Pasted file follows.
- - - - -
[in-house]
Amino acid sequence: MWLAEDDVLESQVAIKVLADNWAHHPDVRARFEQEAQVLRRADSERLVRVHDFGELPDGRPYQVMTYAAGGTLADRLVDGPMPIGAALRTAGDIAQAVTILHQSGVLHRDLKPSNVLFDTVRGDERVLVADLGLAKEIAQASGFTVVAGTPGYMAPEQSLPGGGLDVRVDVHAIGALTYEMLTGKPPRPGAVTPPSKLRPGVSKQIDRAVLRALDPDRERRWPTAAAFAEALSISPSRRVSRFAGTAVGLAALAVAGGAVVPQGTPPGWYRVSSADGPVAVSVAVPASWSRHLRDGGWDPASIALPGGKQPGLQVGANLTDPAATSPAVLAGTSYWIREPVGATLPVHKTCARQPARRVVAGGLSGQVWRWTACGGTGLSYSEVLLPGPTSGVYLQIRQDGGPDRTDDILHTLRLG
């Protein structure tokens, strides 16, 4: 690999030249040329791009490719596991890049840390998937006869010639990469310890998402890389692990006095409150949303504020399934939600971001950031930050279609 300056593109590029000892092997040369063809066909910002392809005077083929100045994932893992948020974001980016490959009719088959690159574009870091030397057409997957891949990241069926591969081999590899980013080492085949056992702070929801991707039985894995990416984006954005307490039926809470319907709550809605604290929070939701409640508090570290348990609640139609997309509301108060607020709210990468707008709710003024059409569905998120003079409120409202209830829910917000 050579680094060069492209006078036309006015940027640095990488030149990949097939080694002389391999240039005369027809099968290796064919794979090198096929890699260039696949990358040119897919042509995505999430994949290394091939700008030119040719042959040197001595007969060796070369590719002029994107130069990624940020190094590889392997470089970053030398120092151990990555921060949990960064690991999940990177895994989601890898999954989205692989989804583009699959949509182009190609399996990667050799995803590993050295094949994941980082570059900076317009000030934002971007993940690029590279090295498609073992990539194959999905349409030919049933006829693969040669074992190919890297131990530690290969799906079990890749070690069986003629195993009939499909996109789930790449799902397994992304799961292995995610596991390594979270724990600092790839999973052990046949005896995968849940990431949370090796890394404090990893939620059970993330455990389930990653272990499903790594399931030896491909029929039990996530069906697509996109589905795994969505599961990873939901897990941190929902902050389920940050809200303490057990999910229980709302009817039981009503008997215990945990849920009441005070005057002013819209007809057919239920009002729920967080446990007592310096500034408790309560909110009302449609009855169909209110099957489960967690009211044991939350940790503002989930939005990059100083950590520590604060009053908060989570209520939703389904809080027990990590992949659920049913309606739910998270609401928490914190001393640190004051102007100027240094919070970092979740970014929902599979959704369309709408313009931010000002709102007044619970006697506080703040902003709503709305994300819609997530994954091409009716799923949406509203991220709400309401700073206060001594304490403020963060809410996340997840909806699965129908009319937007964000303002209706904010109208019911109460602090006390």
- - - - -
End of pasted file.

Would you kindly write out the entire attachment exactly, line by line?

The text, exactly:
[in-house]
Amino acid sequence: MWLAEDDVLESQVAIKVLADNWAHHPDVRARFEQEAQVLRRADSERLVRVHDFGELPDGRPYQVMTYAAGGTLADRLVDGPMPIGAALRTAGDIAQAVTILHQSGVLHRDLKPSNVLFDTVRGDERVLVADLGLAKEIAQASGFTVVAGTPGYMAPEQSLPGGGLDVRVDVHAIGALTYEMLTGKPPRPGAVTPPSKLRPGVSKQIDRAVLRALDPDRERRWPTAAAFAEALSISPSRRVSRFAGTAVGLAALAVAGGAVVPQGTPPGWYRVSSADGPVAVSVAVPASWSRHLRDGGWDPASIALPGGKQPGLQVGANLTDPAATSPAVLAGTSYWIREPVGATLPVHKTCARQPARRVVAGGLSGQVWRWTACGGTGLSYSEVLLPGPTSGVYLQIRQDGGPDRTDDILHTLRLG
């Protein structure tokens, strides 16, 4: 690999030249040329791009490719596991890049840390998937006869010639990469310890998402890389692990006095409150949303504020399934939600971001950031930050279609 300056593109590029000892092997040369063809066909910002392809005077083929100045994932893992948020974001980016490959009719088959690159574009870091030397057409997957891949990241069926591969081999590899980013080492085949056992702070929801991707039985894995990416984006954005307490039926809470319907709550809605604290929070939701409640508090570290348990609640139609997309509301108060607020709210990468707008709710003024059409569905998120003079409120409202209830829910917000 050579680094060069492209006078036309006015940027640095990488030149990949097939080694002389391999240039005369027809099968290796064919794979090198096929890699260039696949990358040119897919042509995505999430994949290394091939700008030119040719042959040197001595007969060796070369590719002029994107130069990624940020190094590889392997470089970053030398120092151990990555921060949990960064690991999940990177895994989601890898999954989205692989989804583009699959949509182009190609399996990667050799995803590993050295094949994941980082570059900076317009000030934002971007993940690029590279090295498609073992990539194959999905349409030919049933006829693969040669074992190919890297131990530690290969799906079990890749070690069986003629195993009939499909996109789930790449799902397994992304799961292995995610596991390594979270724990600092790839999973052990046949005896995968849940990431949370090796890394404090990893939620059970993330455990389930990653272990499903790594399931030896491909029929039990996530069906697509996109589905795994969505599961990873939901897990941190929902902050389920940050809200303490057990999910229980709302009817039981009503008997215990945990849920009441005070005057002013819209007809057919239920009002729920967080446990007592310096500034408790309560909110009302449609009855169909209110099957489960967690009211044991939350940790503002989930939005990059100083950590520590604060009053908060989570209520939703389904809080027990990590992949659920049913309606739910998270609401928490914190001393640190004051102007100027240094919070970092979740970014929902599979959704369309709408313009931010000002709102007044619970006697506080703040902003709503709305994300819609997530994954091409009716799923949406509203991220709400309401700073206060001594304490403020963060809410996340997840909806699965129908009319937007964000303002209706904010109208019911109460602090006390």